This article was also published on Waltzing Matilda Blog
Last 5 December I have had the pleasure to attend the iMinds conference in Brussels. iMinds is an independent research institute founded by the Flemish government to stimulate ICT innovation. iMinds brings together companies, authorities, and non-profit organizations to join forces on research projects.
The theme of the event was “driving digital innovation in Europe” and the leitmotiv of most presentations during the day was “What if…?” This question is the foundation of every invention, but of course an invention does not always turn into innovation. Because most challenges cannot be solved by a single effort or organization successful and innovative ideas need a structure.
One of the first lessons at this regards was given by Bart Decrem (SVP at The Walt Disney Company) who talked about his personal experiences in the Silicon Valley and his involvement in various projects and start-ups, leading up to the acquisition of his mobile gaming company Tapulous by Disney. Bart provided insight into the Disney strategy on mobile content and talked about the next big things he sees coming in digital technology.
My favourite quote from this part (and from the entire day) was “Successful apps are those that change people’s behaviour”
This is so true. In a market saturated with apps, many of which present very similar functionalities, the only ones deserve the “success” labels are those that managed to stick to people’s mind and actually make an impact on how people simply “do things.” Continue reading “#iMinds 2013: What if…?”
Qwant is a search engine launched by a French-owned and managed start-up. You enter your search query and Qwant provides results based on web pages, news, videos, images and also social networks.
Below the search bar you will also find trending topics of the day. Although, I haven’t managed to discover what this algorithm is based on.
We are all aware that Google has (almost???) monopolized the world of search engines by integrating the most used services world-wide under one big umbrella (Google searches, Google maps, gmail, Google earth, Google docs). Ergo, you would think that challenging such a giant should come from a very revolutionary product.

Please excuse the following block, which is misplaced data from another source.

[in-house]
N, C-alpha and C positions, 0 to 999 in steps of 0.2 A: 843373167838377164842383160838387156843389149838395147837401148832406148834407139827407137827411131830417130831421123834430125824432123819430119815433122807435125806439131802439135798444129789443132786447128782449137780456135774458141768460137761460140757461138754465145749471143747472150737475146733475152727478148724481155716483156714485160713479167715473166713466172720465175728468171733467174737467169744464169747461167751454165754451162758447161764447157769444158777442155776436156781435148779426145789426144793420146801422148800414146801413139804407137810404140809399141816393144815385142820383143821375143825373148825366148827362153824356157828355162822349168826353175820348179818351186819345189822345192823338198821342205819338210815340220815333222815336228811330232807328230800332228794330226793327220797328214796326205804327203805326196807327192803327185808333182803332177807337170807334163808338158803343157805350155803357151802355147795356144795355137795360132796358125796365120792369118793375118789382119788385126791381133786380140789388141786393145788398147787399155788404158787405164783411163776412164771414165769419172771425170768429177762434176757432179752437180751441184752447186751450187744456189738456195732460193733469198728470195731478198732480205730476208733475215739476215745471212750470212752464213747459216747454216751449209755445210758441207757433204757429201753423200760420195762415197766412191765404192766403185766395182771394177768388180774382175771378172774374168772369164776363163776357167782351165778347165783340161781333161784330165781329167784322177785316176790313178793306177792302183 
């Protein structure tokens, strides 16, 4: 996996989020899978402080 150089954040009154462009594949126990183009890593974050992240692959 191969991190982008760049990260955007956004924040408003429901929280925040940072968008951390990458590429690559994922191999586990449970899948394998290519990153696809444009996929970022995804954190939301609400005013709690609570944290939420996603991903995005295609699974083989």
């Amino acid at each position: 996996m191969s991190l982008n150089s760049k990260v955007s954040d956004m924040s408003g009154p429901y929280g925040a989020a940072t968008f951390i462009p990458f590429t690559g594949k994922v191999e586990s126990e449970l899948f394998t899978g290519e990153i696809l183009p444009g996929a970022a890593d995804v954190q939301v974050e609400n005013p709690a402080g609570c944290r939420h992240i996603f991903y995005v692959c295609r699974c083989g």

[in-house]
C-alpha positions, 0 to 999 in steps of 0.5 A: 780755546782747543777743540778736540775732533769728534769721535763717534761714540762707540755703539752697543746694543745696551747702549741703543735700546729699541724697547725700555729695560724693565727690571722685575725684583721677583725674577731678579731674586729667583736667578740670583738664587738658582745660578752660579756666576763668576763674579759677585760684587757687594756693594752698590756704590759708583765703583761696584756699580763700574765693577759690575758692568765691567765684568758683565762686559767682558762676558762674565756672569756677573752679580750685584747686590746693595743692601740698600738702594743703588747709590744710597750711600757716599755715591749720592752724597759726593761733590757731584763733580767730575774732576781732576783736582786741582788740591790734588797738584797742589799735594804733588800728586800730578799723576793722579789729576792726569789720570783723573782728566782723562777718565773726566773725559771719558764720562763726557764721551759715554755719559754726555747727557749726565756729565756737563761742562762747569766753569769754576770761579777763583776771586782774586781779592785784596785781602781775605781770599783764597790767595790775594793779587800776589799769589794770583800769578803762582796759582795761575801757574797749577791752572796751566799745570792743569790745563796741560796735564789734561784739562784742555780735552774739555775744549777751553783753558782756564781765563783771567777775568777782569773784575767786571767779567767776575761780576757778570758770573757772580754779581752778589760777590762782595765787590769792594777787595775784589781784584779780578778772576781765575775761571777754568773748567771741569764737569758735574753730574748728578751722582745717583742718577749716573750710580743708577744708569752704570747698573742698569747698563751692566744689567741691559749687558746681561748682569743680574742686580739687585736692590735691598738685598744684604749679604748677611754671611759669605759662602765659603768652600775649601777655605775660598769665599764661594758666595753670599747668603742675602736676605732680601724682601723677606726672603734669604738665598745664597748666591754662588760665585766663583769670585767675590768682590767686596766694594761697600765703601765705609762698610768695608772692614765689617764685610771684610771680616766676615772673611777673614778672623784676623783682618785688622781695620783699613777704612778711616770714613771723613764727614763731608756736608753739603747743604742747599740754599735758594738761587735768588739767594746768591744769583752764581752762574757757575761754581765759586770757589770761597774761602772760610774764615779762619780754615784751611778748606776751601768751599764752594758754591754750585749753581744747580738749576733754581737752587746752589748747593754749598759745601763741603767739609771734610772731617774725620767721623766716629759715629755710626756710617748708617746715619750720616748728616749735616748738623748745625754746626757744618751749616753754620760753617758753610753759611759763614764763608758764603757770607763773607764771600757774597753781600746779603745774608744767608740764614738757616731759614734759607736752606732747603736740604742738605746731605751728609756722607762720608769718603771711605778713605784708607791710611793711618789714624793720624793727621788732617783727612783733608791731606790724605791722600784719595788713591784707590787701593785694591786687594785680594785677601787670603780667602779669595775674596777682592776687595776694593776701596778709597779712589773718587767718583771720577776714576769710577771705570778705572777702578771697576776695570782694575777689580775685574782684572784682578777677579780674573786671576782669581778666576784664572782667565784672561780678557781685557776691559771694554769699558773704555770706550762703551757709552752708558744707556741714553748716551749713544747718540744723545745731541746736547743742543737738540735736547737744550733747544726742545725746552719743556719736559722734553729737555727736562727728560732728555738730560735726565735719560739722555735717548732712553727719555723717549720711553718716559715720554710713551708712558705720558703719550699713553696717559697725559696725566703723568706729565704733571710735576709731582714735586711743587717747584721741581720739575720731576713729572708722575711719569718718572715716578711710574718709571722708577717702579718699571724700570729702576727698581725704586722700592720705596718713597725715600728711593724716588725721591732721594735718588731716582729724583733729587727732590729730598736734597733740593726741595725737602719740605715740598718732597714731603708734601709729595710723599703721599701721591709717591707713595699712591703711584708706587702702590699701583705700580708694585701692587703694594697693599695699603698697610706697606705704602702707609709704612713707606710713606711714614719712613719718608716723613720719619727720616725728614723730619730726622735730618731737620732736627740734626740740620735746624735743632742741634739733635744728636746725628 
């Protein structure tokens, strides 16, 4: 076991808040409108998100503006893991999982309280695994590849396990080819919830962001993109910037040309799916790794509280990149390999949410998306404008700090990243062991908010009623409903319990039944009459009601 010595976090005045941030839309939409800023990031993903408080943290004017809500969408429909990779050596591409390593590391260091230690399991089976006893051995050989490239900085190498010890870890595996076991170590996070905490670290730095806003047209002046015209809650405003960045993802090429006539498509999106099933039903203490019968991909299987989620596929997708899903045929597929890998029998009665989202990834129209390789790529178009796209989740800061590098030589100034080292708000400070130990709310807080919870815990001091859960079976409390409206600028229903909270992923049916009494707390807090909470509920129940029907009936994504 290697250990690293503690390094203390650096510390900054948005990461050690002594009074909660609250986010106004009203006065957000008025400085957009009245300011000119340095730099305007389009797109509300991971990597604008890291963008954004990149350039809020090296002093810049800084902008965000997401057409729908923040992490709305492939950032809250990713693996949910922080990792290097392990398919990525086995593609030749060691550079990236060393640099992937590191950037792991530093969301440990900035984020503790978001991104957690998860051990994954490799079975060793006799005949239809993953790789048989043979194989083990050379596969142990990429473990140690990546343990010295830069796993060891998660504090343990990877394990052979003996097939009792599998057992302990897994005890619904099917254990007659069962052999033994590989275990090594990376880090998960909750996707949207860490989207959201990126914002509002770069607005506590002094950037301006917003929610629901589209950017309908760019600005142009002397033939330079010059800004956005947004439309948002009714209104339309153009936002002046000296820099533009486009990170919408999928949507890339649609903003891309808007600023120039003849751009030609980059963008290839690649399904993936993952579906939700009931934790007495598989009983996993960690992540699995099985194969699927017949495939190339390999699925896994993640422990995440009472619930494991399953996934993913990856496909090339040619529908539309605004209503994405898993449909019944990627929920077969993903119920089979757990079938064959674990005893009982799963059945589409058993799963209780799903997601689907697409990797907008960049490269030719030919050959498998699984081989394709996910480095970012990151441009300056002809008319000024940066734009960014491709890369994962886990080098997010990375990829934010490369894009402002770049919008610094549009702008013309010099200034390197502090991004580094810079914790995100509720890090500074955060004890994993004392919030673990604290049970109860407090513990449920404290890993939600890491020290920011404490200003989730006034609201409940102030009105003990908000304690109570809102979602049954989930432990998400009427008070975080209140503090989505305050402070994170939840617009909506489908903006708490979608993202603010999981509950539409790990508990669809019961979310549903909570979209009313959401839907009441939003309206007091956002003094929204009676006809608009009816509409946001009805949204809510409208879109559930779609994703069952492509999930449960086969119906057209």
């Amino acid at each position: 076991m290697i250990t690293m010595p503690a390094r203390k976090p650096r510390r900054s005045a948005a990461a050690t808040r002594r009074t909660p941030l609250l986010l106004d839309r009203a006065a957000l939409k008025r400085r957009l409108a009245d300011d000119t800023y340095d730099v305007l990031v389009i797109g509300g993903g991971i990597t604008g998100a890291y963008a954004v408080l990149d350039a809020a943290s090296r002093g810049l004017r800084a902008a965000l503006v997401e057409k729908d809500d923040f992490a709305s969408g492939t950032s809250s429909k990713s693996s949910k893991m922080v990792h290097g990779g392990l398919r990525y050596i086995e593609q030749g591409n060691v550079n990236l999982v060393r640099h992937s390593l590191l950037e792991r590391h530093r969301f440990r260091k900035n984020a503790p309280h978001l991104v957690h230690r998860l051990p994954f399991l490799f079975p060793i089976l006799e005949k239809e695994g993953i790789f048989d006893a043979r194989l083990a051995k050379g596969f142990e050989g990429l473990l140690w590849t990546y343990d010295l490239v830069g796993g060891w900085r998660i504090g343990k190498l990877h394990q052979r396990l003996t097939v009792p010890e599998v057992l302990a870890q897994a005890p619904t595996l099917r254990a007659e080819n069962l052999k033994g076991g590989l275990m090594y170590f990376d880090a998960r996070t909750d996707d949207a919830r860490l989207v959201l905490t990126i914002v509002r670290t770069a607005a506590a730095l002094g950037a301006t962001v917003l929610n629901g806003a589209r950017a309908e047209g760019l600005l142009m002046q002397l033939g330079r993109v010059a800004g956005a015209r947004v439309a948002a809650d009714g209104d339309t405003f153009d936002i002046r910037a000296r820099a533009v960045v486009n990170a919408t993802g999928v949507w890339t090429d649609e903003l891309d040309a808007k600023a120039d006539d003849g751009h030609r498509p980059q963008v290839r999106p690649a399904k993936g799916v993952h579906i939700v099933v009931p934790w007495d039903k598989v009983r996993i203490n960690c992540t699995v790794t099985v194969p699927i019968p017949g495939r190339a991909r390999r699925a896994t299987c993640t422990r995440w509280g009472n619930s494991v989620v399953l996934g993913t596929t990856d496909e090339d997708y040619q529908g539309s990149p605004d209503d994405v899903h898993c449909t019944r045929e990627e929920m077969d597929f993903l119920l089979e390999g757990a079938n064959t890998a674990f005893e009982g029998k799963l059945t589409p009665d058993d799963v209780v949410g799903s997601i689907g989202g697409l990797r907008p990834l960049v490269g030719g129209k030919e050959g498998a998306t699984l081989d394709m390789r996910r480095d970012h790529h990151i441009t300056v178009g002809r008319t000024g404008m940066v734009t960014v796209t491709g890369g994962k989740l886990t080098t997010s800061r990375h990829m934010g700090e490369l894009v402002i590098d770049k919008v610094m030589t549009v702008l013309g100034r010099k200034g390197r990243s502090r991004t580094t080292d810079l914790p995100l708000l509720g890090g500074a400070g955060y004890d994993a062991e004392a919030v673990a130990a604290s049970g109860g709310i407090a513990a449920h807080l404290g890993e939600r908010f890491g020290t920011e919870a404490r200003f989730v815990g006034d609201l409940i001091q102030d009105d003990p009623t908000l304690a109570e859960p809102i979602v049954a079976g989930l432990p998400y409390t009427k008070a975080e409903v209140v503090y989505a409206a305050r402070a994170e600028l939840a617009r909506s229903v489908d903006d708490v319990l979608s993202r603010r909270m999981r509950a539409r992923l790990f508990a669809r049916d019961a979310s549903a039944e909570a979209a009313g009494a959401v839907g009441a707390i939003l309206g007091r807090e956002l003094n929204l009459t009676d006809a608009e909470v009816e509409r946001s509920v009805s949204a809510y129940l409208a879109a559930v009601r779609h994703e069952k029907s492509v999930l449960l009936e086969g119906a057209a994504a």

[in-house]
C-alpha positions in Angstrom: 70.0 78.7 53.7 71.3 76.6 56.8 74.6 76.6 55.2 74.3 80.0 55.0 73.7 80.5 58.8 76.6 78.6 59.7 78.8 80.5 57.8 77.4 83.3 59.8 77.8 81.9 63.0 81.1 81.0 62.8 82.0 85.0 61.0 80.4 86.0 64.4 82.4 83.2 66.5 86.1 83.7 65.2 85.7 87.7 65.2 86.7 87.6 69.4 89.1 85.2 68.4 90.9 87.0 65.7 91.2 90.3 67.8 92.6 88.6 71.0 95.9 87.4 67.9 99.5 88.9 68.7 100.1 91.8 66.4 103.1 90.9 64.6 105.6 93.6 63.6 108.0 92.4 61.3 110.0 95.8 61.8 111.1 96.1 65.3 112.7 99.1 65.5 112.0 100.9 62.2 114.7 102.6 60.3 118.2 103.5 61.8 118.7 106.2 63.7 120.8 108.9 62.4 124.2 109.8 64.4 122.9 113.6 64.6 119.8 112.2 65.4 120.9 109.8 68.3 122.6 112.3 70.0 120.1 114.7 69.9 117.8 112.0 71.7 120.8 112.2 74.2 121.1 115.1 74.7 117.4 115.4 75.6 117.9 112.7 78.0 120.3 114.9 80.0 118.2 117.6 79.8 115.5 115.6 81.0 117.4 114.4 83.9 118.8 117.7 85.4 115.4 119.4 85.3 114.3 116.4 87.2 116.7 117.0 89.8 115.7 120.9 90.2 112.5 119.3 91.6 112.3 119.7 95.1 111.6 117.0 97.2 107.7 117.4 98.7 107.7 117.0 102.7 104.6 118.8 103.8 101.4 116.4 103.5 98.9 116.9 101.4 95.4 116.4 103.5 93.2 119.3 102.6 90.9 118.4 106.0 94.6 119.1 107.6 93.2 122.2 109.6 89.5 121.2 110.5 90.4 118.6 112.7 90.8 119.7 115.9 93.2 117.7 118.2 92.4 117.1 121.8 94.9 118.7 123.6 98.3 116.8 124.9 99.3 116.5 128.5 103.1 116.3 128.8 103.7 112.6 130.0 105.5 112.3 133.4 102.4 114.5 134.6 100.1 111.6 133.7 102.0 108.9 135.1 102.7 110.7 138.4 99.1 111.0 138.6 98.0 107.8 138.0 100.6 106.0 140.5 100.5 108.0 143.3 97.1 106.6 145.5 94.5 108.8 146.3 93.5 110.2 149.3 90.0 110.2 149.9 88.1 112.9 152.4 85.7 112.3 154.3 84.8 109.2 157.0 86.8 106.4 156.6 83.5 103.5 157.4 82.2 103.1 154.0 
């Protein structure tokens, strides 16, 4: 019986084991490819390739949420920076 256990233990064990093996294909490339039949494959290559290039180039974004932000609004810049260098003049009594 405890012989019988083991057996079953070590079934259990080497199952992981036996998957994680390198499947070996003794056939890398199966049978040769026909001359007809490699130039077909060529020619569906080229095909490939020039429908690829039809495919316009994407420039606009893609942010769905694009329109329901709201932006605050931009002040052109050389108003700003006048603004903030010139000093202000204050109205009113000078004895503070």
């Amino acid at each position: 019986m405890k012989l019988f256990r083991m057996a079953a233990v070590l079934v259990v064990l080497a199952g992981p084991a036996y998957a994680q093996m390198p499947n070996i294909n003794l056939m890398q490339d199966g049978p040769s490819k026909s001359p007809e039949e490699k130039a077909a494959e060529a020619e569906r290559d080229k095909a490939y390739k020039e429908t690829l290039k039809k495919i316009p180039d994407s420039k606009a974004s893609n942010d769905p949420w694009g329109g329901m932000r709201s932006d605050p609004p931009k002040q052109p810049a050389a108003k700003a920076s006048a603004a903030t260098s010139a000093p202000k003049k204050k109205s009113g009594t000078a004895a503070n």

According to their brand, Qwant’s goal is to revolutionize the way a user conducts research on the Internet. I admire the attempt and boldness of a small start up to challenge a giant in a David vs Goliath like battle on the other hand I must point out a few factors:
Here is for instance what happens if you enter “European Commission.”
It is indeed an interesting overview. On the other hand, let’s try to analyse these results from the user’s point of view.
- Experience matters. I remember when I was 13 or 14 years old (I’m 27) and had this wide range of search engines Altavista, Virgilio, Yahoo, Arianna. Even looking for the most common term was like wandering on a J-STOR list of papers on neo-liberal international relations theory. It is indeed hard to get accustomed to new ways to look for and filter information. This should not however be a point against Qwant.
- Where’s the added value? The integration with social media seems to be their USP. However, Google does the same, and does it pretty well to. If we take the example of Twitter, I think Google does it even better than Twitter itself especially when it comes to looking for profiles. I use Google and type “twitter [name]” and, wow, it’s right there.
- Quality vs Qwantity: In an era of information overload, users will be looking more and more for accurate search results. Qwant provides broader overviews but still lacks of targeted result display.
- Qwant powers its search with Bing. Bing!???
Google are just smart. 15 years or search experience smart, and it’s hard to think another search engine is going to ‘dethrone’ them or even take 0.01% of the search market. As my coach says “good effort” but Qwant is not going to bring the game home.